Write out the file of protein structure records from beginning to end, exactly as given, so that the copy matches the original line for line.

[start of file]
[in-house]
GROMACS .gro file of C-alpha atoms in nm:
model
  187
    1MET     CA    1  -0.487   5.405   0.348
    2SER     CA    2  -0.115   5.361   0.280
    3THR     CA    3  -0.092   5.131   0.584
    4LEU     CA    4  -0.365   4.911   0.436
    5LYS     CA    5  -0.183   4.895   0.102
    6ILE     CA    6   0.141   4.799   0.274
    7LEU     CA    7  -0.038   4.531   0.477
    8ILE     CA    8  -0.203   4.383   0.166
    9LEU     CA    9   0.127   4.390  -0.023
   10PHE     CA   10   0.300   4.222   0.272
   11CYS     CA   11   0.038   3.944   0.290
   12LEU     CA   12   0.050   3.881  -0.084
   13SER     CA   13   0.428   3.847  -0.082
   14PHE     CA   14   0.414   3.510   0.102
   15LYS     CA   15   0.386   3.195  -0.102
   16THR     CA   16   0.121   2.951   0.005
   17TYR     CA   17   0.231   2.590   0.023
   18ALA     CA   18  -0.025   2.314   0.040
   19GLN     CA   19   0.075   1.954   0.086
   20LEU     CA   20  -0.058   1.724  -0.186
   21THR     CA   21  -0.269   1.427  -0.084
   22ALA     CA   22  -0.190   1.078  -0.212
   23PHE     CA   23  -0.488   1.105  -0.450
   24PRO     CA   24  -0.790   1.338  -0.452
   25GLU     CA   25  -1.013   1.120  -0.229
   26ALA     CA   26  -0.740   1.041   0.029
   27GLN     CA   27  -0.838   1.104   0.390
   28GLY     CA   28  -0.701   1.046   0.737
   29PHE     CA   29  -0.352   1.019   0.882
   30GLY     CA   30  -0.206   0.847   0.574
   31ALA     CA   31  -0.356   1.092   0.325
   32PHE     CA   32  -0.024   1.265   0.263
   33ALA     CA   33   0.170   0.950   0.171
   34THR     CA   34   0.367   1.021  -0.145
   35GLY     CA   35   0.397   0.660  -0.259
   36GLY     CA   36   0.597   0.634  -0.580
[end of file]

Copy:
[in-house]
GROMACS .gro file of C-alpha atoms in nm:
model
  187
    1MET     CA    1  -0.487   5.405   0.348
    2SER     CA    2  -0.115   5.361   0.280
    3THR     CA    3  -0.092   5.131   0.584
    4LEU     CA    4  -0.365   4.911   0.436
    5LYS     CA    5  -0.183   4.895   0.102
    6ILE     CA    6   0.141   4.799   0.274
    7LEU     CA    7  -0.038   4.531   0.477
    8ILE     CA    8  -0.203   4.383   0.166
    9LEU     CA    9   0.127   4.390  -0.023
   10PHE     CA   10   0.300   4.222   0.272
   11CYS     CA   11   0.038   3.944   0.290
   12LEU     CA   12   0.050   3.881  -0.084
   13SER     CA   13   0.428   3.847  -0.082
   14PHE     CA   14   0.414   3.510   0.102
   15LYS     CA   15   0.386   3.195  -0.102
   16THR     CA   16   0.121   2.951   0.005
   17TYR     CA   17   0.231   2.590   0.023
   18ALA     CA   18  -0.025   2.314   0.040
   19GLN     CA   19   0.075   1.954   0.086
   20LEU     CA   20  -0.058   1.724  -0.186
   21THR     CA   21  -0.269   1.427  -0.084
   22ALA     CA   22  -0.190   1.078  -0.212
   23PHE     CA   23  -0.488   1.105  -0.450
   24PRO     CA   24  -0.790   1.338  -0.452
   25GLU     CA   25  -1.013   1.120  -0.229
   26ALA     CA   26  -0.740   1.041   0.029
   27GLN     CA   27  -0.838   1.104   0.390
   28GLY     CA   28  -0.701   1.046   0.737
   29PHE     CA   29  -0.352   1.019   0.882
   30GLY     CA   30  -0.206   0.847   0.574
   31ALA     CA   31  -0.356   1.092   0.325
   32PHE     CA   32  -0.024   1.265   0.263
   33ALA     CA   33   0.170   0.950   0.171
   34THR     CA   34   0.367   1.021  -0.145
   35GLY     CA   35   0.397   0.660  -0.259
   36GLY     CA   36   0.597   0.634  -0.580